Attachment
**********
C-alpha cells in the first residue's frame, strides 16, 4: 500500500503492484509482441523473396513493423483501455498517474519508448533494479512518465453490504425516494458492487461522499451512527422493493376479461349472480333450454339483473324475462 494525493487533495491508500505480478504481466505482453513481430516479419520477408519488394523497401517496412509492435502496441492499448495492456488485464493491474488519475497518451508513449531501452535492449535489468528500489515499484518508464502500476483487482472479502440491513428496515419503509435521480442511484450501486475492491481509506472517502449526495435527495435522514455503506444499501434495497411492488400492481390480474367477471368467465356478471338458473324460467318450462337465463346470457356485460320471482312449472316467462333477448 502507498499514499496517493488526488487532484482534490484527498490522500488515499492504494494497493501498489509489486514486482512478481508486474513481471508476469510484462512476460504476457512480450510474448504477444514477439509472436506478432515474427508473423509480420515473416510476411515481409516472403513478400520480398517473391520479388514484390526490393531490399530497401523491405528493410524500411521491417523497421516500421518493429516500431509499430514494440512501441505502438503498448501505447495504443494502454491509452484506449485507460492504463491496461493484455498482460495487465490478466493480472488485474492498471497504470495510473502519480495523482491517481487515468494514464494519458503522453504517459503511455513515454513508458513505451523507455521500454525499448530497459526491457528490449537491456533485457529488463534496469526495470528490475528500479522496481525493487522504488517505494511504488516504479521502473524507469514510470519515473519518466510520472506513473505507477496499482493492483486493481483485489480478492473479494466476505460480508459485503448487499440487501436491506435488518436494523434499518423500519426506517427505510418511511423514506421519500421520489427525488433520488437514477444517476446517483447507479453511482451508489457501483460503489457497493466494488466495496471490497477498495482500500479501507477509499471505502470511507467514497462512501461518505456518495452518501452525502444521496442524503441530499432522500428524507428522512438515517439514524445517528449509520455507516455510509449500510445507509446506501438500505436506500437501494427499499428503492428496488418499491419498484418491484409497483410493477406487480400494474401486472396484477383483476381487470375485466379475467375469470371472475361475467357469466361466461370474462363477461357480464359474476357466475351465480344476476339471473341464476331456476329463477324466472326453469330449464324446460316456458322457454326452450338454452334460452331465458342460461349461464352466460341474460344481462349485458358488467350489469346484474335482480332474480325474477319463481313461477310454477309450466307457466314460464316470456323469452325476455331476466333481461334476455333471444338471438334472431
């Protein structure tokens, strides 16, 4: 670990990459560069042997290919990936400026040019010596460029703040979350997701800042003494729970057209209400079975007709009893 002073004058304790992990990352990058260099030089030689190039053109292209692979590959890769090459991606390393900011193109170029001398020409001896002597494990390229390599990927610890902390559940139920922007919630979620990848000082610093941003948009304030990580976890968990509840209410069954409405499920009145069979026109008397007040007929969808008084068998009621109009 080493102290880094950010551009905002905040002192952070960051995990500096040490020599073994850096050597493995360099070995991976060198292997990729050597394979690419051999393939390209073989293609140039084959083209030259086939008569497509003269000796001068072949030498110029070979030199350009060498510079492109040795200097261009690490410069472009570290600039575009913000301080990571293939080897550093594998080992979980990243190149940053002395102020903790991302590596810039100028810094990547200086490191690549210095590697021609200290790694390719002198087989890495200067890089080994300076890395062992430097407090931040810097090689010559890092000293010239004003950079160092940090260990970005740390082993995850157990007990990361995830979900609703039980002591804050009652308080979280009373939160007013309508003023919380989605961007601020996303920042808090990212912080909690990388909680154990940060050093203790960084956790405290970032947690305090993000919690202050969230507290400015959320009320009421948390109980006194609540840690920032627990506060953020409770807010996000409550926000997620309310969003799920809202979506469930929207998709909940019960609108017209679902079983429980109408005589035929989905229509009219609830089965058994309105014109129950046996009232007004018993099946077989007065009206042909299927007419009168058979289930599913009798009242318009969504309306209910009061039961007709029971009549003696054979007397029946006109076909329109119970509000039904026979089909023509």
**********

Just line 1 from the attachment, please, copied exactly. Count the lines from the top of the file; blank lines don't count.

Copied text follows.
C-alpha cells in the first residue's frame, strides 16, 4: 500500500503492484509482441523473396513493423483501455498517474519508448533494479512518465453490504425516494458492487461522499451512527422493493376479461349472480333450454339483473324475462 494525493487533495491508500505480478504481466505482453513481430516479419520477408519488394523497401517496412509492435502496441492499448495492456488485464493491474488519475497518451508513449531501452535492449535489468528500489515499484518508464502500476483487482472479502440491513428496515419503509435521480442511484450501486475492491481509506472517502449526495435527495435522514455503506444499501434495497411492488400492481390480474367477471368467465356478471338458473324460467318450462337465463346470457356485460320471482312449472316467462333477448 502507498499514499496517493488526488487532484482534490484527498490522500488515499492504494494497493501498489509489486514486482512478481508486474513481471508476469510484462512476460504476457512480450510474448504477444514477439509472436506478432515474427508473423509480420515473416510476411515481409516472403513478400520480398517473391520479388514484390526490393531490399530497401523491405528493410524500411521491417523497421516500421518493429516500431509499430514494440512501441505502438503498448501505447495504443494502454491509452484506449485507460492504463491496461493484455498482460495487465490478466493480472488485474492498471497504470495510473502519480495523482491517481487515468494514464494519458503522453504517459503511455513515454513508458513505451523507455521500454525499448530497459526491457528490449537491456533485457529488463534496469526495470528490475528500479522496481525493487522504488517505494511504488516504479521502473524507469514510470519515473519518466510520472506513473505507477496499482493492483486493481483485489480478492473479494466476505460480508459485503448487499440487501436491506435488518436494523434499518423500519426506517427505510418511511423514506421519500421520489427525488433520488437514477444517476446517483447507479453511482451508489457501483460503489457497493466494488466495496471490497477498495482500500479501507477509499471505502470511507467514497462512501461518505456518495452518501452525502444521496442524503441530499432522500428524507428522512438515517439514524445517528449509520455507516455510509449500510445507509446506501438500505436506500437501494427499499428503492428496488418499491419498484418491484409497483410493477406487480400494474401486472396484477383483476381487470375485466379475467375469470371472475361475467357469466361466461370474462363477461357480464359474476357466475351465480344476476339471473341464476331456476329463477324466472326453469330449464324446460316456458322457454326452450338454452334460452331465458342460461349461464352466460341474460344481462349485458358488467350489469346484474335482480332474480325474477319463481313461477310454477309450466307457466314460464316470456323469452325476455331476466333481461334476455333471444338471438334472431